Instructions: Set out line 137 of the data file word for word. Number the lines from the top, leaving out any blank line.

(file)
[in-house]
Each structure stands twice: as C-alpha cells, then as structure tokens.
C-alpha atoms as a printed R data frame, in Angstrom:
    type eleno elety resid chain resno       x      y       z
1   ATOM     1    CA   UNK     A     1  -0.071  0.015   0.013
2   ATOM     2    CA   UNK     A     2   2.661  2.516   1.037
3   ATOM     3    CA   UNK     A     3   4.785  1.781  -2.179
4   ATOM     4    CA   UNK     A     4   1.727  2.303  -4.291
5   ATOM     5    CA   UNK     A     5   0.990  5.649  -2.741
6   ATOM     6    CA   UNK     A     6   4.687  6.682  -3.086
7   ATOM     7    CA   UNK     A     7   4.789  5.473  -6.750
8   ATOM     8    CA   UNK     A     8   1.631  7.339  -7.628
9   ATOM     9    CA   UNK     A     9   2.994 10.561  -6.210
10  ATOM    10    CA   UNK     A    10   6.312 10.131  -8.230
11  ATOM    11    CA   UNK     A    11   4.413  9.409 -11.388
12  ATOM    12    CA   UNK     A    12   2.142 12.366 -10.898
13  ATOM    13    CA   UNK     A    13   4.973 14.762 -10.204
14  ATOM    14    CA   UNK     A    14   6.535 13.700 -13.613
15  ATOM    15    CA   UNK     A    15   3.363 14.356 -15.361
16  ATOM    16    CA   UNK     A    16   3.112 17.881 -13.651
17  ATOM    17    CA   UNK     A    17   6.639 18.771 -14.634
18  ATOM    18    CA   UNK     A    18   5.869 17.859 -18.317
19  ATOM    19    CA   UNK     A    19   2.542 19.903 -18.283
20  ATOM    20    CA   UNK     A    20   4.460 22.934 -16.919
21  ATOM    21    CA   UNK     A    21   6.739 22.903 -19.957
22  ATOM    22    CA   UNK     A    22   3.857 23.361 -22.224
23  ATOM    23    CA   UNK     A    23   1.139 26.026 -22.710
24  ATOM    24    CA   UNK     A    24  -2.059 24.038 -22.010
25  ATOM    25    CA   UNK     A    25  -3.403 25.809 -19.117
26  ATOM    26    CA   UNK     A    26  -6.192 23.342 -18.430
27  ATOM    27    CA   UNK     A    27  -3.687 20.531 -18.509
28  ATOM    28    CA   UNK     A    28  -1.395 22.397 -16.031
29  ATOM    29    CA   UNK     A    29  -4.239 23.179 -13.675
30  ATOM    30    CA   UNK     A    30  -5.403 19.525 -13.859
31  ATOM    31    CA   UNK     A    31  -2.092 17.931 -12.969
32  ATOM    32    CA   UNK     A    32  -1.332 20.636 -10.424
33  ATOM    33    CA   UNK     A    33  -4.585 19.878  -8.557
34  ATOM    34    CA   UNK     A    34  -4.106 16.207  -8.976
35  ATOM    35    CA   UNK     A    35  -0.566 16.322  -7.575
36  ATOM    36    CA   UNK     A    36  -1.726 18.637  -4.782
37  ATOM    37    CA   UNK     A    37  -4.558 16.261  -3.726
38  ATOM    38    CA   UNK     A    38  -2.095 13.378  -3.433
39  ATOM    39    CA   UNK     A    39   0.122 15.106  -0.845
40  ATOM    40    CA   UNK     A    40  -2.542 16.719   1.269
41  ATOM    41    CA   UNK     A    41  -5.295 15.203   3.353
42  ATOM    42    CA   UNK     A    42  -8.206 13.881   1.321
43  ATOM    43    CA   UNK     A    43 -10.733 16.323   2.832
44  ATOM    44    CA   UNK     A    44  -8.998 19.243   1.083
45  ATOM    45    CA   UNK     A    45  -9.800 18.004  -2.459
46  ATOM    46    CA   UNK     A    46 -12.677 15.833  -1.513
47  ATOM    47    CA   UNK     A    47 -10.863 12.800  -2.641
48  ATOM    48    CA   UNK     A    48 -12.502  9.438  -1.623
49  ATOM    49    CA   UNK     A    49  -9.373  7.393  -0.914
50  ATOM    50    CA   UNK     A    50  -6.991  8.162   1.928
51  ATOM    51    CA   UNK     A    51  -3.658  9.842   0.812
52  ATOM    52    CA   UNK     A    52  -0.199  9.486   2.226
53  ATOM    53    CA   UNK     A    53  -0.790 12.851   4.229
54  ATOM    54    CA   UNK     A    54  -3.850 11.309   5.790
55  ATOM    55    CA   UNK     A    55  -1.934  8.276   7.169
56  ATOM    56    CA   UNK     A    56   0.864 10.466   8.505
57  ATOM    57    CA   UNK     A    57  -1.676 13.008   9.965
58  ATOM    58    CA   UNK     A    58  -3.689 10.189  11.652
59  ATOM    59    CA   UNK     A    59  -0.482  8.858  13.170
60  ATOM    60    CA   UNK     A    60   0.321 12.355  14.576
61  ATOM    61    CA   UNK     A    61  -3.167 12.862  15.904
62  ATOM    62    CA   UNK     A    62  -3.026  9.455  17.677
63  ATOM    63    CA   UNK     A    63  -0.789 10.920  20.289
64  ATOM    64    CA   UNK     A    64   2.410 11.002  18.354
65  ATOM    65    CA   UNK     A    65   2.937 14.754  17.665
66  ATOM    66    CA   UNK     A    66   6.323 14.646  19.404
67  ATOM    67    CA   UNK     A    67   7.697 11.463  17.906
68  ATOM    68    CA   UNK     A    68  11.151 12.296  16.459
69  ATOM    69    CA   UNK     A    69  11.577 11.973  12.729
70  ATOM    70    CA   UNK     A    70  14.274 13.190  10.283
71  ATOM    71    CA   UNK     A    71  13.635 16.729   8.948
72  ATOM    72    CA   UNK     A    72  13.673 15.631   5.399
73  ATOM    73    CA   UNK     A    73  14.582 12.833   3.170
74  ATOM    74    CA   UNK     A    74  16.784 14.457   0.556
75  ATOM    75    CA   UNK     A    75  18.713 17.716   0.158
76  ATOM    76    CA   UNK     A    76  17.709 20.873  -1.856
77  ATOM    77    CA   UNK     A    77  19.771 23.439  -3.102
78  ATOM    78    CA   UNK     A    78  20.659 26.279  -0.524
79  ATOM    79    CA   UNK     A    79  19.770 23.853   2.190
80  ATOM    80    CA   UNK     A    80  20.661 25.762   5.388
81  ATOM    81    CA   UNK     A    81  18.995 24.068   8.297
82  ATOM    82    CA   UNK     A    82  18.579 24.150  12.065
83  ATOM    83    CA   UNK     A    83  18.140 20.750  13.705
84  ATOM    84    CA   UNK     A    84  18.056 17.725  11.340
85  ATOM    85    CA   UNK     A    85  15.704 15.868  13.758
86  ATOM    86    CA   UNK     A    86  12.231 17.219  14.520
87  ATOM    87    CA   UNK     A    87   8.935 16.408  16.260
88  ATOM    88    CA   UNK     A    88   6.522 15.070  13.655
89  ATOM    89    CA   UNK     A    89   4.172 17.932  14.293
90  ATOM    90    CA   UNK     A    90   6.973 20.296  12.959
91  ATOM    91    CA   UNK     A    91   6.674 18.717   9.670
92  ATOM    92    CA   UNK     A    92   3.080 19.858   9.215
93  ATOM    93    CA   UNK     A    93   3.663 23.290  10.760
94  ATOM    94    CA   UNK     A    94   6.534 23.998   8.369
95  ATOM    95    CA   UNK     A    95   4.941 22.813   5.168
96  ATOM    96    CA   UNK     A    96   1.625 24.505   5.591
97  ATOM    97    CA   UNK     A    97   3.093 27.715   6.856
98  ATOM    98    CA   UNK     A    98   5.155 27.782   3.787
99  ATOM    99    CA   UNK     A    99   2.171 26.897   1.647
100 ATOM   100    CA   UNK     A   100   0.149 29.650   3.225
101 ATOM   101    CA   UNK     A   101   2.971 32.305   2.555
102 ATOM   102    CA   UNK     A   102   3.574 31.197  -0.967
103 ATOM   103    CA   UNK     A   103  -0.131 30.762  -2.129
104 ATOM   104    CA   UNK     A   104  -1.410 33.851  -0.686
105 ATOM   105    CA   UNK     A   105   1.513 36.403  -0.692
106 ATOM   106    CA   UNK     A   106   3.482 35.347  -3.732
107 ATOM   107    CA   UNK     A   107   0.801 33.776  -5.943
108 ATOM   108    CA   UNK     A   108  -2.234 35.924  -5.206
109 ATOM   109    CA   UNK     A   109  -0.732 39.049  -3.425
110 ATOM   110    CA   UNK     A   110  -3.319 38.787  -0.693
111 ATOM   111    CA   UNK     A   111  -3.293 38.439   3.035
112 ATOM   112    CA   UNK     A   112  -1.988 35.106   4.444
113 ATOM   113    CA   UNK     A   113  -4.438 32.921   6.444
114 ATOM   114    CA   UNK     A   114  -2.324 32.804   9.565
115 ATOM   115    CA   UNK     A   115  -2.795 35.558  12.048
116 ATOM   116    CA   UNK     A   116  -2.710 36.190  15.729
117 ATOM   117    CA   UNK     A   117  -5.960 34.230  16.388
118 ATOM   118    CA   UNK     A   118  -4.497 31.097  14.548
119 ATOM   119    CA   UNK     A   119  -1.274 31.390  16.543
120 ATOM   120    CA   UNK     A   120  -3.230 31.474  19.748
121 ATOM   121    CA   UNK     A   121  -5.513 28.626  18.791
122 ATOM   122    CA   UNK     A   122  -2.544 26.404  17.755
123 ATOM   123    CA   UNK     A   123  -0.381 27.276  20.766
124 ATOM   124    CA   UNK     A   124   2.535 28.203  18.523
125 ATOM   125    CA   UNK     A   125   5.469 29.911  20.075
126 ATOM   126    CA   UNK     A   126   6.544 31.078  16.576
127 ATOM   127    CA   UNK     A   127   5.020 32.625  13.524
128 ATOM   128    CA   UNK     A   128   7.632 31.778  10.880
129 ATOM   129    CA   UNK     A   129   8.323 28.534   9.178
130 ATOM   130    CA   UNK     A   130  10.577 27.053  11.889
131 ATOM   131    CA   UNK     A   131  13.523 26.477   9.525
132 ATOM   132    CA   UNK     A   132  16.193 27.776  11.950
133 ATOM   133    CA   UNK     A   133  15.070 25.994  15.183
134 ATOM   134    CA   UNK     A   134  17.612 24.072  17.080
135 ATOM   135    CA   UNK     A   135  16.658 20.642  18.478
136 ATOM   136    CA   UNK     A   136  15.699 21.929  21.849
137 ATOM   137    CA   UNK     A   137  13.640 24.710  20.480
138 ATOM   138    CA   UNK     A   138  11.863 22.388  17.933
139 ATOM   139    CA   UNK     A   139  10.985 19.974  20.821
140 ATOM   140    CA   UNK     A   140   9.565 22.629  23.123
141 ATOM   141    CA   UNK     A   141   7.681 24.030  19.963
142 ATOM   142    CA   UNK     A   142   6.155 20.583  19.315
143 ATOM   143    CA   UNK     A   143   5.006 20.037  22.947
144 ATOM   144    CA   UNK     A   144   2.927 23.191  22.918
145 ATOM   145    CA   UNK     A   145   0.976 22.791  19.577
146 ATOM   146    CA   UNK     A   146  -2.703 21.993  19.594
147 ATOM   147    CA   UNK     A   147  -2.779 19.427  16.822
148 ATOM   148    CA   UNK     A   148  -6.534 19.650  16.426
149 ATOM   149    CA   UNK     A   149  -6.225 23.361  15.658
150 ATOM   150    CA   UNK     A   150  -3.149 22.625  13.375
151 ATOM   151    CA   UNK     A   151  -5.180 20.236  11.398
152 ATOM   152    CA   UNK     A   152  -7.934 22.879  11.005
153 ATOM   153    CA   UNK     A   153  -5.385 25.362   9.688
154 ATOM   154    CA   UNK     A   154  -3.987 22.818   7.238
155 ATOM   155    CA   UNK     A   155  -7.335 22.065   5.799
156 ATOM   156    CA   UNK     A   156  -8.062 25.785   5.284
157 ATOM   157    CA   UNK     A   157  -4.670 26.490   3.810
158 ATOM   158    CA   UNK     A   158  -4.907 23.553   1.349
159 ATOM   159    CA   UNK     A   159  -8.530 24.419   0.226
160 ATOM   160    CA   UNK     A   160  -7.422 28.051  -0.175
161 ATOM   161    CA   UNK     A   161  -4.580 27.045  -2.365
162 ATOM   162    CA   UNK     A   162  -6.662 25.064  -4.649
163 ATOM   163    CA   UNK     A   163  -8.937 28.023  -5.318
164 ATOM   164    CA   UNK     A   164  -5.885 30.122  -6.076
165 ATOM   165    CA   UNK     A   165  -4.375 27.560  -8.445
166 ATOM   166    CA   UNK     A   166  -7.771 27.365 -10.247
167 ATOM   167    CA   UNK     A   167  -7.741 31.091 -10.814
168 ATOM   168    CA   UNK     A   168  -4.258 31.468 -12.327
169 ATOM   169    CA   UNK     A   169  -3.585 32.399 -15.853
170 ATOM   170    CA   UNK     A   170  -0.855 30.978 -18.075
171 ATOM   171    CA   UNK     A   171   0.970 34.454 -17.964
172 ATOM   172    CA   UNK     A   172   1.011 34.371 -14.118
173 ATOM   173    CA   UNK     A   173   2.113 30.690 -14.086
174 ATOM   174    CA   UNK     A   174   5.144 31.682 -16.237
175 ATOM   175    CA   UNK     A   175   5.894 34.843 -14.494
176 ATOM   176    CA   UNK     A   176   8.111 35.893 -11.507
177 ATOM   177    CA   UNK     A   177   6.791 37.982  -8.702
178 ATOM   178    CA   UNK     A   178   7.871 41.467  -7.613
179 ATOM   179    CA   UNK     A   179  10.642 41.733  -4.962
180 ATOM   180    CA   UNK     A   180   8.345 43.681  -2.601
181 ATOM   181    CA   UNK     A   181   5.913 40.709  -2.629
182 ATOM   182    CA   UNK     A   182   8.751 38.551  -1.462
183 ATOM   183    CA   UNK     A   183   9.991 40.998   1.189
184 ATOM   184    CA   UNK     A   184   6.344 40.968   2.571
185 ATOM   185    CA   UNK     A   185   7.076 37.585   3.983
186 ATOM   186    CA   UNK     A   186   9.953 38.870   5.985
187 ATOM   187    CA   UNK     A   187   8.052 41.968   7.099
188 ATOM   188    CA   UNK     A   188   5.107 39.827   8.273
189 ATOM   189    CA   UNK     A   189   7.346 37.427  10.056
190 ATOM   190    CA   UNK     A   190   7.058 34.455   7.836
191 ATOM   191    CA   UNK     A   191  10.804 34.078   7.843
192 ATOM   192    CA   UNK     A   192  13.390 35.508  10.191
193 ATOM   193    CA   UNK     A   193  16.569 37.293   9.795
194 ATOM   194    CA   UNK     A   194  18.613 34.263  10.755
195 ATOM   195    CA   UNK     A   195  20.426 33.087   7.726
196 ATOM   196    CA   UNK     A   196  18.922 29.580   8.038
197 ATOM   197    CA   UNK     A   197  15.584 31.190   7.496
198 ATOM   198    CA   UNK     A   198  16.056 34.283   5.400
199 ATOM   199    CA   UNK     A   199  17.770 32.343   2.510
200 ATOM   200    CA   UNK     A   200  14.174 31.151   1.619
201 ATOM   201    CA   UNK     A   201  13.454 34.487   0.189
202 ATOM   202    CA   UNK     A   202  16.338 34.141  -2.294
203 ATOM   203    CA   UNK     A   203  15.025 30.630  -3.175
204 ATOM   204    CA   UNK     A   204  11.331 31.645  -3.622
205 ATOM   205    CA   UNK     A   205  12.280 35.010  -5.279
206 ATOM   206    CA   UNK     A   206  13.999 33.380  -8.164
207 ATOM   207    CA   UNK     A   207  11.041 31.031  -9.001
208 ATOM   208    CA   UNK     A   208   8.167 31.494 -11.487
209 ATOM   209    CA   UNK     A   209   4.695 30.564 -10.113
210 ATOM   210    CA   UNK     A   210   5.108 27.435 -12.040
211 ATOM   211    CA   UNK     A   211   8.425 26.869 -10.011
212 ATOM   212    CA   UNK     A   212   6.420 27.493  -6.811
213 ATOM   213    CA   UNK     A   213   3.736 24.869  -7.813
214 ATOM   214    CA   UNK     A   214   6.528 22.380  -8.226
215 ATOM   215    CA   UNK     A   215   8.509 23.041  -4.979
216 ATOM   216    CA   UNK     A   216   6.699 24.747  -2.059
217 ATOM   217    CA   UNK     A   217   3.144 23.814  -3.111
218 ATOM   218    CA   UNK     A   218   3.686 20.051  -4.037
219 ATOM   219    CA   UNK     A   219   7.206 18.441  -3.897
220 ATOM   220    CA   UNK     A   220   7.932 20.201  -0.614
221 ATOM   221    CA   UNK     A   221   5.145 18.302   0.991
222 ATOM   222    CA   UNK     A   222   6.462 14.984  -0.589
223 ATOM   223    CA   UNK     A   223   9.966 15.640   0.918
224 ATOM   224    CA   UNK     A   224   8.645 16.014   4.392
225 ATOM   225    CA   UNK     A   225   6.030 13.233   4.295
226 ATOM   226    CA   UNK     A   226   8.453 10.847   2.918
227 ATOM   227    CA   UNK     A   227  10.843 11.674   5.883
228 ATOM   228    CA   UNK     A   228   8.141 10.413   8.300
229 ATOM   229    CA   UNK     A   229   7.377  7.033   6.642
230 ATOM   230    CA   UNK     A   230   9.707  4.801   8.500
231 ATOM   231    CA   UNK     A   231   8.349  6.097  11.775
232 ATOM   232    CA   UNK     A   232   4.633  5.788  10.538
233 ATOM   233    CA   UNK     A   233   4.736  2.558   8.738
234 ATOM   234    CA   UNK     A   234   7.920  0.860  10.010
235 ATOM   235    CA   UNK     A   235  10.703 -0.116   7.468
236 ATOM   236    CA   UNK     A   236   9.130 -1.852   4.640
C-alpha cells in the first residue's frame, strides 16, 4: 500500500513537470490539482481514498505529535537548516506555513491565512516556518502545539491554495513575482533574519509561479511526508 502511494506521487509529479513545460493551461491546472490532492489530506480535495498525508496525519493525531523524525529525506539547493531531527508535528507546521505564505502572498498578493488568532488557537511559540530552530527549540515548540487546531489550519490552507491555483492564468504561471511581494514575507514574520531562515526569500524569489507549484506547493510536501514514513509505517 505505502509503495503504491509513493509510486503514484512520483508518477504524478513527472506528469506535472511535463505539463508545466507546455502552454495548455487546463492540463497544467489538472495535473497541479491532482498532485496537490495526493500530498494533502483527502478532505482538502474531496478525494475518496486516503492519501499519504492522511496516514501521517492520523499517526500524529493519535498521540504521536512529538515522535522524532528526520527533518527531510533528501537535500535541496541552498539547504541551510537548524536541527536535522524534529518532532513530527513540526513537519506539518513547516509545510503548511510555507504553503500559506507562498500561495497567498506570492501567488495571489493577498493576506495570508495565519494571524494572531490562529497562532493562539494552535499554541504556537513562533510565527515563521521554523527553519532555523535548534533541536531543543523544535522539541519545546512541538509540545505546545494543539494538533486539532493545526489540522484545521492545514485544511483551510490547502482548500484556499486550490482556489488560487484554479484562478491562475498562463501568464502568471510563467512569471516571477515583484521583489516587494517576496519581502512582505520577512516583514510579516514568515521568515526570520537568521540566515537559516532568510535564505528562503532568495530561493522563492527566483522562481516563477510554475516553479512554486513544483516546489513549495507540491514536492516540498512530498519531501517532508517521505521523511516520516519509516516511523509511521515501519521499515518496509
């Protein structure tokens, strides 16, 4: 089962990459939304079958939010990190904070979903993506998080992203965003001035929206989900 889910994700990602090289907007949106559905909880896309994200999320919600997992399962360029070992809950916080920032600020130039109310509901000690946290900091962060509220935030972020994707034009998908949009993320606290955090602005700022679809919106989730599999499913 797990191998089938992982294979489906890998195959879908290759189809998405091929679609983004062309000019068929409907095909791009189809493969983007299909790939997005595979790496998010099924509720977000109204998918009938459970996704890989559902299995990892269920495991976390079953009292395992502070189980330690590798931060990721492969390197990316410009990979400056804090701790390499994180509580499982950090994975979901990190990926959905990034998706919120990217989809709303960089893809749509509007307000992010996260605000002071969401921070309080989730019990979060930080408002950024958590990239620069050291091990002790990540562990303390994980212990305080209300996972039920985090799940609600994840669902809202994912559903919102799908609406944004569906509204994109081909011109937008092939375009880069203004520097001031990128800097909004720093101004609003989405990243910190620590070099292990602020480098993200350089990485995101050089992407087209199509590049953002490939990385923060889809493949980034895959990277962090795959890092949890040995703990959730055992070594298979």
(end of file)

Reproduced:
133 ATOM   133    CA   UNK     A   133  15.070 25.994  15.183